Food! The first thing every species does is feed itself and its offspring. But we, the brightest species, are failing at this most basic task. What does that tell us? My hunch was that, if I could answer this question, I could untangle the mysteries of economics and politics—and find my path.
In 1969, burrowing in at UC’s agricultural library—with the help of a great librarian leading me from source to source—I kept adding up the numbers. To my great surprise, I discovered the experts were wrong. There was enough food for all. Even more shocking, I learned that what we counted (and still count) as available food was what was left over after we devoted vast crop and grazing land to feeding livestock that return to us only a tiny fraction of what they eat.
I found then that for every 21 protein calories going into cattle we got back only one calorie in the meat we eat. (Now, years later, an academic study confirms the estimate.)
Wow, I thought. We cannot blame nature’s skimpiness. We are not bumping up against natural limits. We humans are creating the experience of hunger, and that means we can end it. What fabulous news. So, I circulated a one-pager proclaiming my discovery.
Looking back now, I’ve come to appreciate the advantage of “fresh eyes,” as I had then— meaning that I arrived at my question without preformed assumptions limiting what I could see. Hmm, I thought, maybe it was precisely because I was untrained—and thus had no blinders—that I saw what “experts” had missed.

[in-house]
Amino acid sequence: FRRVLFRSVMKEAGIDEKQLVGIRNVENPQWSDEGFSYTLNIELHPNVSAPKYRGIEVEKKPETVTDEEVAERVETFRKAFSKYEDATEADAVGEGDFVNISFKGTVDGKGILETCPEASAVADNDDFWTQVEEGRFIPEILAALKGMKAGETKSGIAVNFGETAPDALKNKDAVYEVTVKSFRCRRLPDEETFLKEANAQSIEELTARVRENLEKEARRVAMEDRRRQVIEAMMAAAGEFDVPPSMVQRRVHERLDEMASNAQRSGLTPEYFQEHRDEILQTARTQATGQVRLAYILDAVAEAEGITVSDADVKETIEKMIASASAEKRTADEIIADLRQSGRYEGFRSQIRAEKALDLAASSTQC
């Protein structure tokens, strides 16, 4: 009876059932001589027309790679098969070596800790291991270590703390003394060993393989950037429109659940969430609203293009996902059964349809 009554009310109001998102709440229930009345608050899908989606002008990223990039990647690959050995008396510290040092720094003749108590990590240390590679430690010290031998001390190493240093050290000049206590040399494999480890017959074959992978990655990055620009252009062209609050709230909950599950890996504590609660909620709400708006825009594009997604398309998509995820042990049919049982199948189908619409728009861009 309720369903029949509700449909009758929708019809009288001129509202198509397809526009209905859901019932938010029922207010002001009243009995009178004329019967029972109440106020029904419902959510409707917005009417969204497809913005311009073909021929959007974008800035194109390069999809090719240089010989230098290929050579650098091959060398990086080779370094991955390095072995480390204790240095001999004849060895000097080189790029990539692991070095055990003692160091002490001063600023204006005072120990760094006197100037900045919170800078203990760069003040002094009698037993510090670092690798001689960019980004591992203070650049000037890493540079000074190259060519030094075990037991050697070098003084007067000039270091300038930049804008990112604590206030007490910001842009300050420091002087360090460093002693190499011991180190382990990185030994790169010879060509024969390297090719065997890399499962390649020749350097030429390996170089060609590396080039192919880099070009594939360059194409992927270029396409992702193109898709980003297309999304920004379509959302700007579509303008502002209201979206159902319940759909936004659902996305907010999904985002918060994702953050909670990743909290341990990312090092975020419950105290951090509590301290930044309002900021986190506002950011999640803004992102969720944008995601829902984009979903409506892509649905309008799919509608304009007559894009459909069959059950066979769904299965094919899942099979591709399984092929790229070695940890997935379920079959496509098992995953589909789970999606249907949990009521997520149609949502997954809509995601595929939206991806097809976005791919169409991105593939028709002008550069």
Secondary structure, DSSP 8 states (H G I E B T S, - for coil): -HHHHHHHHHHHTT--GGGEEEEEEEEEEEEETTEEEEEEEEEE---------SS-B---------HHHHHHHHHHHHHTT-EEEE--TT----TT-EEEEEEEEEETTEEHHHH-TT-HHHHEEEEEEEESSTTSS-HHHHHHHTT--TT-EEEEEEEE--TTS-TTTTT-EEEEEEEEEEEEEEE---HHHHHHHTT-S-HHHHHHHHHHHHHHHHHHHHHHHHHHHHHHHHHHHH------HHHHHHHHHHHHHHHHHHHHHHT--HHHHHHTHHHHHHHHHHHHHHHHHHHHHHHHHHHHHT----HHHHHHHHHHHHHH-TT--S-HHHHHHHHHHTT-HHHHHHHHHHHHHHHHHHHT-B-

Very soon after the release of Diet for a Small Planet in 1971, I began to summarize my message this way: Hunger is not caused by a scarcity of food but by a scarcity of democracy, as people are denied power even over life’s essentials. I wanted to focus my readers on power.
I could see that Lilly’s early, needless death resulted from the economic and political assumptions and rules and racism that keep power tightly held—here in my own country as in all other countries experiencing hunger. So, over the decades I’ve worked to redefine democracy itself from “elections plus a market” to what I call “living democracy”—an ongoing journey to realize three conditions. They are: First, a culture of inclusive power in which we each have a voice. Second, transparency essential to accountability in public affairs; and third, mutual accountability. By that third point, I mean that because we’re all connected, we’re all implicated. As Rabbi Abraham Joshua Heschel puts it: “Some are guilty, but all are responsible.” Simply blaming is not enough to sustain democracy. We citizens must be solution-builders.
Diet for a Small Planet launched me on a lifelong journey pursuing root-cause questions and enabled me to keep striving for a systemic vision in which bottom-up citizen engagement fosters transformative, democratic progress.
I hope Diet for a Small Planet helps each of us to realize the power that is ours—to know we can make food choices based, not on what’s most advertised, but on what is best for our bodies, the Earth, and those who work to bring us food. And that taste of power can embolden us to work ever harder for democracy strong enough to transform public policies to guarantee all eaters real, nutritious choices.
How liberating this learning has been in my life.
Adapted from the book Diet for a Small Planet by Frances Moore Lappé. Copyright © 2021 by Frances Moore Lappé. Published by Ballantine Books, an imprint of Random House, a division of Penguin Random House LLC, New York. All rights reserved.